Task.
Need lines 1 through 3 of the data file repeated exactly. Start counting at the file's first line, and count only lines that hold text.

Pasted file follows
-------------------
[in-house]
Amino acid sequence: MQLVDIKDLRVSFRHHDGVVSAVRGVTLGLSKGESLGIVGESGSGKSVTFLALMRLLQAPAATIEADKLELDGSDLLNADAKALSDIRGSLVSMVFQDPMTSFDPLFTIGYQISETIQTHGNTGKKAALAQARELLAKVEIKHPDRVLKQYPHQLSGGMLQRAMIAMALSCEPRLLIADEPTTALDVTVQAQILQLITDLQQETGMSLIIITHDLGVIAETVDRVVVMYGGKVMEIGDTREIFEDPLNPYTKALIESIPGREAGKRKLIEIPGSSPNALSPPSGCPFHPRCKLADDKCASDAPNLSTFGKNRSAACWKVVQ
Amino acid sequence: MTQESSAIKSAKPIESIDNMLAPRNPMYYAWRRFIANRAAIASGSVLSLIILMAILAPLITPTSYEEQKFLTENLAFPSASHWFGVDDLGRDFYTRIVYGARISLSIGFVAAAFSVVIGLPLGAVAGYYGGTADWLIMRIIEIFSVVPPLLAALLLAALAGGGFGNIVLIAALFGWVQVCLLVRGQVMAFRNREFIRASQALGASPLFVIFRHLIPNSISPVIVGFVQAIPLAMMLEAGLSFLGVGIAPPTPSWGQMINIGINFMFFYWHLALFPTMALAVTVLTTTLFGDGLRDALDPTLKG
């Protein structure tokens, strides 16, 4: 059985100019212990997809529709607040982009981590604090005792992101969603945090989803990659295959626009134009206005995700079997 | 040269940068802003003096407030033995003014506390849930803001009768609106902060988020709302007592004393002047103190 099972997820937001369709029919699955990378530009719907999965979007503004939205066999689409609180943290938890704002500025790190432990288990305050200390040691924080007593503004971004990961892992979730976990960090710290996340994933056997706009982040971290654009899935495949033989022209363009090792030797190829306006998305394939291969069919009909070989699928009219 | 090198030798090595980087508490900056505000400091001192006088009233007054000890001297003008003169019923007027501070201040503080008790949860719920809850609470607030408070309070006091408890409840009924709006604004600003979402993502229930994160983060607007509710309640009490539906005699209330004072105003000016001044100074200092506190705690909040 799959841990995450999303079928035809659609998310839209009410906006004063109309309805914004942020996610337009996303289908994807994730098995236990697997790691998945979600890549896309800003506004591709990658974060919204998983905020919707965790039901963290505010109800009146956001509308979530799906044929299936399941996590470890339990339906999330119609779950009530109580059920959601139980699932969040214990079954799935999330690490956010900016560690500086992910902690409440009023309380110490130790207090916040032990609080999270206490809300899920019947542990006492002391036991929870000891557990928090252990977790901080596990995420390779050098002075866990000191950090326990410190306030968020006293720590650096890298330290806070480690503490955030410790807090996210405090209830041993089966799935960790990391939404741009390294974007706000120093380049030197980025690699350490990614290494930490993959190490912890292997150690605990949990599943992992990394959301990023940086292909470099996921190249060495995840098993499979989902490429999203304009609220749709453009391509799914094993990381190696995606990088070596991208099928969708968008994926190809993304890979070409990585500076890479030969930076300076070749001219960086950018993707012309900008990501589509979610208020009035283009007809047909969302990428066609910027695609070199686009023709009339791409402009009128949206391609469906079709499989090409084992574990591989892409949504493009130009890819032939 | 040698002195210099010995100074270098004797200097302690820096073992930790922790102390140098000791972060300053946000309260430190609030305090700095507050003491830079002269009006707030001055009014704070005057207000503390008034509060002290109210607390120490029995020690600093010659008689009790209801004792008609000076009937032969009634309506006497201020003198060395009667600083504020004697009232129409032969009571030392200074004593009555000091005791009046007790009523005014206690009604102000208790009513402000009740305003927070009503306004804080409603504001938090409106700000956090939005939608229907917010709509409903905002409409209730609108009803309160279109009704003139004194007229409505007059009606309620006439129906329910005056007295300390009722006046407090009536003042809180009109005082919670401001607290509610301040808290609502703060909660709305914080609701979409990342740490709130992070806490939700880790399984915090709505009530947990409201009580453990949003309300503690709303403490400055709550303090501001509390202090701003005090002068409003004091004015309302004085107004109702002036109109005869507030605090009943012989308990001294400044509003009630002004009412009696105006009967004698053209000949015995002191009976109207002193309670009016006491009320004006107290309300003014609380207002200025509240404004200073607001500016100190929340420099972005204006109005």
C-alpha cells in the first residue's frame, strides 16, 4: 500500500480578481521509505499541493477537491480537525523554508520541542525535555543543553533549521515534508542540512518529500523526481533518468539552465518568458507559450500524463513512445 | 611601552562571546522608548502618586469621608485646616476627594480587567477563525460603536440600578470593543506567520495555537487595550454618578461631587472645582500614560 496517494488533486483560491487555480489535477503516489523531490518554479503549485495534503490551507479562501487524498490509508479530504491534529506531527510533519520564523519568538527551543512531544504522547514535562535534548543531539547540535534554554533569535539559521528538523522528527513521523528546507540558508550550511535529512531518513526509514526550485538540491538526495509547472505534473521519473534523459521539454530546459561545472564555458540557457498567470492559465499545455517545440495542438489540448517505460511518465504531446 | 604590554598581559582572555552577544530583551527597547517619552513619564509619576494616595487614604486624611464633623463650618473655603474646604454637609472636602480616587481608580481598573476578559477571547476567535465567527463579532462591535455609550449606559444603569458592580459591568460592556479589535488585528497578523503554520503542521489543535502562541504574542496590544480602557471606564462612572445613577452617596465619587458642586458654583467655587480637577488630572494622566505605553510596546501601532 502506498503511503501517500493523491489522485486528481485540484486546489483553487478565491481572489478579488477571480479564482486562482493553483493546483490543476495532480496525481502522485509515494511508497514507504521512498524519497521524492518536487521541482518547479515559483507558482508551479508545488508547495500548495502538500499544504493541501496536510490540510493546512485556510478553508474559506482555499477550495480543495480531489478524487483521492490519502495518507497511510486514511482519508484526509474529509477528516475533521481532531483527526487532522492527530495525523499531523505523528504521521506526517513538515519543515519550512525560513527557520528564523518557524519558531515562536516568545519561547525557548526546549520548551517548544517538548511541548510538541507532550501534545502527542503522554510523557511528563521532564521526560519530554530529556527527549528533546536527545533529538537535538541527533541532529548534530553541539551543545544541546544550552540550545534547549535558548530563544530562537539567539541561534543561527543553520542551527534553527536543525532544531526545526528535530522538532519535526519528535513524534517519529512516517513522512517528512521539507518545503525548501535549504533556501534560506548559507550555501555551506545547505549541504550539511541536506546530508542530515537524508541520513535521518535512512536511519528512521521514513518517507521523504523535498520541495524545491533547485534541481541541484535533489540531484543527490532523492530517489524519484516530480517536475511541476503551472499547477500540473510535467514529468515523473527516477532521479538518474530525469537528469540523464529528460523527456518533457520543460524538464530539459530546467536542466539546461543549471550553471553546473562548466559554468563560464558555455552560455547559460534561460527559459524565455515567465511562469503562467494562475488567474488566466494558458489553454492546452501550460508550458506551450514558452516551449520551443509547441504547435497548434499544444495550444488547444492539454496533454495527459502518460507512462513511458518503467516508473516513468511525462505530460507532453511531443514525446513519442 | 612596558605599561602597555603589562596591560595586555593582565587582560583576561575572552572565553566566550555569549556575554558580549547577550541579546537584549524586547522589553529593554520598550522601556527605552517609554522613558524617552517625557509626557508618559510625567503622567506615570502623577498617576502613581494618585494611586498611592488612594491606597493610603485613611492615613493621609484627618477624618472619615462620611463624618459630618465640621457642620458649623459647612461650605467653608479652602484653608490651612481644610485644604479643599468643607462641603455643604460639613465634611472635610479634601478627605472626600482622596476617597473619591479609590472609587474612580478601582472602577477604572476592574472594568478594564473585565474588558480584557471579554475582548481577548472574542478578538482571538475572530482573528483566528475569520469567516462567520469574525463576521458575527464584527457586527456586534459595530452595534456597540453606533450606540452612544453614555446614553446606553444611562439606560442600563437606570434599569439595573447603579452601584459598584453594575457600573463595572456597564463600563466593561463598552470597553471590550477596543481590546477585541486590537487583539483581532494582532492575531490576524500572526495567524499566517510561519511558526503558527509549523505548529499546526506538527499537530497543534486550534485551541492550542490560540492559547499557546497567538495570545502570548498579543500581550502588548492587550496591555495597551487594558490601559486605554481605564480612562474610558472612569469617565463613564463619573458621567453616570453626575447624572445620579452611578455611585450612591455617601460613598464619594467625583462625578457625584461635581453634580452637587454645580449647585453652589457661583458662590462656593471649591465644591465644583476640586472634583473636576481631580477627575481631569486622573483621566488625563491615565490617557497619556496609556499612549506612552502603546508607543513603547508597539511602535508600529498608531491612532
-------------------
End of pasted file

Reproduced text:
[in-house]
Amino acid sequence: MQLVDIKDLRVSFRHHDGVVSAVRGVTLGLSKGESLGIVGESGSGKSVTFLALMRLLQAPAATIEADKLELDGSDLLNADAKALSDIRGSLVSMVFQDPMTSFDPLFTIGYQISETIQTHGNTGKKAALAQARELLAKVEIKHPDRVLKQYPHQLSGGMLQRAMIAMALSCEPRLLIADEPTTALDVTVQAQILQLITDLQQETGMSLIIITHDLGVIAETVDRVVVMYGGKVMEIGDTREIFEDPLNPYTKALIESIPGREAGKRKLIEIPGSSPNALSPPSGCPFHPRCKLADDKCASDAPNLSTFGKNRSAACWKVVQ
Amino acid sequence: MTQESSAIKSAKPIESIDNMLAPRNPMYYAWRRFIANRAAIASGSVLSLIILMAILAPLITPTSYEEQKFLTENLAFPSASHWFGVDDLGRDFYTRIVYGARISLSIGFVAAAFSVVIGLPLGAVAGYYGGTADWLIMRIIEIFSVVPPLLAALLLAALAGGGFGNIVLIAALFGWVQVCLLVRGQVMAFRNREFIRASQALGASPLFVIFRHLIPNSISPVIVGFVQAIPLAMMLEAGLSFLGVGIAPPTPSWGQMINIGINFMFFYWHLALFPTMALAVTVLTTTLFGDGLRDALDPTLKG